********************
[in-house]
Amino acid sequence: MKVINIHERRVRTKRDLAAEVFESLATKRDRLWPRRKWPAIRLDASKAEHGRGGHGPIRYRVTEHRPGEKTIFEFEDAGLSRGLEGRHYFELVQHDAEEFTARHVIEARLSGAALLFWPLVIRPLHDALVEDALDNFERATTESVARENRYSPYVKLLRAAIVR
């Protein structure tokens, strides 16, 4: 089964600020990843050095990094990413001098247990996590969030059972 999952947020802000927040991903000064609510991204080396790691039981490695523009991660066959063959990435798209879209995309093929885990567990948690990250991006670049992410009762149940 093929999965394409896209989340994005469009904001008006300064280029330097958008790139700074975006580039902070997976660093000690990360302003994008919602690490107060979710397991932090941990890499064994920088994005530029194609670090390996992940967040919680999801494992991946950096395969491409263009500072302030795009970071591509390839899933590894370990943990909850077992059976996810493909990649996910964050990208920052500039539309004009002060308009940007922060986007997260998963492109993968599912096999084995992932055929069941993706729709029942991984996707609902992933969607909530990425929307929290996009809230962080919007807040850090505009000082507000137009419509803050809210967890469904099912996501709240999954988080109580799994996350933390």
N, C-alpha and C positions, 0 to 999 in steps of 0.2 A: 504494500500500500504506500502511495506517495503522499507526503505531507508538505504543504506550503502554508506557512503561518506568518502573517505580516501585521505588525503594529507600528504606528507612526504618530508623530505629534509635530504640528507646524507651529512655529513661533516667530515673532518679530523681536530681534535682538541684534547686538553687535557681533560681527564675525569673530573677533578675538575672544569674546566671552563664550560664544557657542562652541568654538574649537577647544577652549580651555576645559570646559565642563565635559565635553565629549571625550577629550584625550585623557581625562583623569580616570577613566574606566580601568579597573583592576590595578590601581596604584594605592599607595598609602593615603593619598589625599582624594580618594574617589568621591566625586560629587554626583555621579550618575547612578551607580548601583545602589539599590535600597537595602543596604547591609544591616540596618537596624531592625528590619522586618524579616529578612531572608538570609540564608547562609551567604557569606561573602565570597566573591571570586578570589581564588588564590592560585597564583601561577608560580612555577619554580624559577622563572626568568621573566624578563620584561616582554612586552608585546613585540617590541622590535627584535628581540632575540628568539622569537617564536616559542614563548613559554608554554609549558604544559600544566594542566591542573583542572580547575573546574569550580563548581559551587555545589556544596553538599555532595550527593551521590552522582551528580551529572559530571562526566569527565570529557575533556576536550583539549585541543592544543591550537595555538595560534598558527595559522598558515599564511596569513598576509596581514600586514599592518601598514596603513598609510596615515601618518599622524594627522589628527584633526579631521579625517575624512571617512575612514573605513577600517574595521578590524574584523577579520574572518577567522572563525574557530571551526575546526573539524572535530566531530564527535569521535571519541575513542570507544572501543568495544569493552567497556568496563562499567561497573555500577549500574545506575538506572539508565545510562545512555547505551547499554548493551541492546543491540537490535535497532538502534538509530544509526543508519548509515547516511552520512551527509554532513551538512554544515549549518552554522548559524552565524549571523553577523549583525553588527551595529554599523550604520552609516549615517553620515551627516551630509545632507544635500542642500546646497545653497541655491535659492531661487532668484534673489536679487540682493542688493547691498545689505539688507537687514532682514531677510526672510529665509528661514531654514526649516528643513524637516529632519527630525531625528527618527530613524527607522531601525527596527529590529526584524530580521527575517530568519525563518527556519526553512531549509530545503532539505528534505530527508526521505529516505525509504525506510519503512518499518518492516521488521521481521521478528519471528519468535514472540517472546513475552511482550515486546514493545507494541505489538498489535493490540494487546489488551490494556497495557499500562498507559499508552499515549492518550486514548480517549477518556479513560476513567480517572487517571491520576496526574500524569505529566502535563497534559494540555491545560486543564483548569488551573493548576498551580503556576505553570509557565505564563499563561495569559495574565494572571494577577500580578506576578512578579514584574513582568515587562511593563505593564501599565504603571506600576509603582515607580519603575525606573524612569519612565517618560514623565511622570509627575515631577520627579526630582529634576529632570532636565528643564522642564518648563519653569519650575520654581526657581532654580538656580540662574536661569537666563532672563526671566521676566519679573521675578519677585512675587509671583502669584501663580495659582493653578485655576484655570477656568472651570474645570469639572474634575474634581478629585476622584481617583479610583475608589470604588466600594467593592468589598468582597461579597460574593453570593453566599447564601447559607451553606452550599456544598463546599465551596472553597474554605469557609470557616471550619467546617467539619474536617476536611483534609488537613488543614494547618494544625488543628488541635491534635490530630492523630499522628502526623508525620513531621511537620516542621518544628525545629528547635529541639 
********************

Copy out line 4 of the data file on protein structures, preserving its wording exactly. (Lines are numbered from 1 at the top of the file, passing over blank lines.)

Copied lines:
N, C-alpha and C positions, 0 to 999 in steps of 0.2 A: 504494500500500500504506500502511495506517495503522499507526503505531507508538505504543504506550503502554508506557512503561518506568518502573517505580516501585521505588525503594529507600528504606528507612526504618530508623530505629534509635530504640528507646524507651529512655529513661533516667530515673532518679530523681536530681534535682538541684534547686538553687535557681533560681527564675525569673530573677533578675538575672544569674546566671552563664550560664544557657542562652541568654538574649537577647544577652549580651555576645559570646559565642563565635559565635553565629549571625550577629550584625550585623557581625562583623569580616570577613566574606566580601568579597573583592576590595578590601581596604584594605592599607595598609602593615603593619598589625599582624594580618594574617589568621591566625586560629587554626583555621579550618575547612578551607580548601583545602589539599590535600597537595602543596604547591609544591616540596618537596624531592625528590619522586618524579616529578612531572608538570609540564608547562609551567604557569606561573602565570597566573591571570586578570589581564588588564590592560585597564583601561577608560580612555577619554580624559577622563572626568568621573566624578563620584561616582554612586552608585546613585540617590541622590535627584535628581540632575540628568539622569537617564536616559542614563548613559554608554554609549558604544559600544566594542566591542573583542572580547575573546574569550580563548581559551587555545589556544596553538599555532595550527593551521590552522582551528580551529572559530571562526566569527565570529557575533556576536550583539549585541543592544543591550537595555538595560534598558527595559522598558515599564511596569513598576509596581514600586514599592518601598514596603513598609510596615515601618518599622524594627522589628527584633526579631521579625517575624512571617512575612514573605513577600517574595521578590524574584523577579520574572518577567522572563525574557530571551526575546526573539524572535530566531530564527535569521535571519541575513542570507544572501543568495544569493552567497556568496563562499567561497573555500577549500574545506575538506572539508565545510562545512555547505551547499554548493551541492546543491540537490535535497532538502534538509530544509526543508519548509515547516511552520512551527509554532513551538512554544515549549518552554522548559524552565524549571523553577523549583525553588527551595529554599523550604520552609516549615517553620515551627516551630509545632507544635500542642500546646497545653497541655491535659492531661487532668484534673489536679487540682493542688493547691498545689505539688507537687514532682514531677510526672510529665509528661514531654514526649516528643513524637516529632519527630525531625528527618527530613524527607522531601525527596527529590529526584524530580521527575517530568519525563518527556519526553512531549509530545503532539505528534505530527508526521505529516505525509504525506510519503512518499518518492516521488521521481521521478528519471528519468535514472540517472546513475552511482550515486546514493545507494541505489538498489535493490540494487546489488551490494556497495557499500562498507559499508552499515549492518550486514548480517549477518556479513560476513567480517572487517571491520576496526574500524569505529566502535563497534559494540555491545560486543564483548569488551573493548576498551580503556576505553570509557565505564563499563561495569559495574565494572571494577577500580578506576578512578579514584574513582568515587562511593563505593564501599565504603571506600576509603582515607580519603575525606573524612569519612565517618560514623565511622570509627575515631577520627579526630582529634576529632570532636565528643564522642564518648563519653569519650575520654581526657581532654580538656580540662574536661569537666563532672563526671566521676566519679573521675578519677585512675587509671583502669584501663580495659582493653578485655576484655570477656568472651570474645570469639572474634575474634581478629585476622584481617583479610583475608589470604588466600594467593592468589598468582597461579597460574593453570593453566599447564601447559607451553606452550599456544598463546599465551596472553597474554605469557609470557616471550619467546617467539619474536617476536611483534609488537613488543614494547618494544625488543628488541635491534635490530630492523630499522628502526623508525620513531621511537620516542621518544628525545629528547635529541639 